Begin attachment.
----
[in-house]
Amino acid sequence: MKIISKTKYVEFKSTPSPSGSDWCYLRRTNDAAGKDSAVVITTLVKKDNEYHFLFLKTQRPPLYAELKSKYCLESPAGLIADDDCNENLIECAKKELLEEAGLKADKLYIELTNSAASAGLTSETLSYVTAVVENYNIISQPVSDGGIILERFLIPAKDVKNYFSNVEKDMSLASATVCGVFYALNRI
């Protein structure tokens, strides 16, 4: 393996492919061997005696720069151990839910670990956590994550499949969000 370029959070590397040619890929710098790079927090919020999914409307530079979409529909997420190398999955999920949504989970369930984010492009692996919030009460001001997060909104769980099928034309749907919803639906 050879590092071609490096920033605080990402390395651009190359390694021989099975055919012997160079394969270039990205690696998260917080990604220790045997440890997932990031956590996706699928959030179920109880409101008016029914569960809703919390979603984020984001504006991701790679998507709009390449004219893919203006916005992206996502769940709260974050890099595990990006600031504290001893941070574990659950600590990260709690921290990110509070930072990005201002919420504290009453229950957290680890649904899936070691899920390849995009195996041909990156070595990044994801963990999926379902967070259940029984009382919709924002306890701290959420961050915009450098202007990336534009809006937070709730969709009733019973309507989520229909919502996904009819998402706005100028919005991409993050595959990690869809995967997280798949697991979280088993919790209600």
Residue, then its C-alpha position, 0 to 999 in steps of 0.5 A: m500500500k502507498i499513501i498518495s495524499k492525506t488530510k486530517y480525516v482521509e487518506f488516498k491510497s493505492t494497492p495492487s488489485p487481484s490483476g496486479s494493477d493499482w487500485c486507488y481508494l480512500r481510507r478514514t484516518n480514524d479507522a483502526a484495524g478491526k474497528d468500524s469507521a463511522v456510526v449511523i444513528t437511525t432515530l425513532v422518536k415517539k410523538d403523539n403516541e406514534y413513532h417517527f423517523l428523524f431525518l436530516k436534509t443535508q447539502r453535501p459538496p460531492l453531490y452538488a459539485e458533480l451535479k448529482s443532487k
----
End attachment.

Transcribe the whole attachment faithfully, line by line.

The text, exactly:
[in-house]
Amino acid sequence: MKIISKTKYVEFKSTPSPSGSDWCYLRRTNDAAGKDSAVVITTLVKKDNEYHFLFLKTQRPPLYAELKSKYCLESPAGLIADDDCNENLIECAKKELLEEAGLKADKLYIELTNSAASAGLTSETLSYVTAVVENYNIISQPVSDGGIILERFLIPAKDVKNYFSNVEKDMSLASATVCGVFYALNRI
């Protein structure tokens, strides 16, 4: 393996492919061997005696720069151990839910670990956590994550499949969000 370029959070590397040619890929710098790079927090919020999914409307530079979409529909997420190398999955999920949504989970369930984010492009692996919030009460001001997060909104769980099928034309749907919803639906 050879590092071609490096920033605080990402390395651009190359390694021989099975055919012997160079394969270039990205690696998260917080990604220790045997440890997932990031956590996706699928959030179920109880409101008016029914569960809703919390979603984020984001504006991701790679998507709009390449004219893919203006916005992206996502769940709260974050890099595990990006600031504290001893941070574990659950600590990260709690921290990110509070930072990005201002919420504290009453229950957290680890649904899936070691899920390849995009195996041909990156070595990044994801963990999926379902967070259940029984009382919709924002306890701290959420961050915009450098202007990336534009809006937070709730969709009733019973309507989520229909919502996904009819998402706005100028919005991409993050595959990690869809995967997280798949697991979280088993919790209600």
Residue, then its C-alpha position, 0 to 999 in steps of 0.5 A: m500500500k502507498i499513501i498518495s495524499k492525506t488530510k486530517y480525516v482521509e487518506f488516498k491510497s493505492t494497492p495492487s488489485p487481484s490483476g496486479s494493477d493499482w487500485c486507488y481508494l480512500r481510507r478514514t484516518n480514524d479507522a483502526a484495524g478491526k474497528d468500524s469507521a463511522v456510526v449511523i444513528t437511525t432515530l425513532v422518536k415517539k410523538d403523539n403516541e406514534y413513532h417517527f423517523l428523524f431525518l436530516k436534509t443535508q447539502r453535501p459538496p460531492l453531490y452538488a459539485e458533480l451535479k448529482s443532487k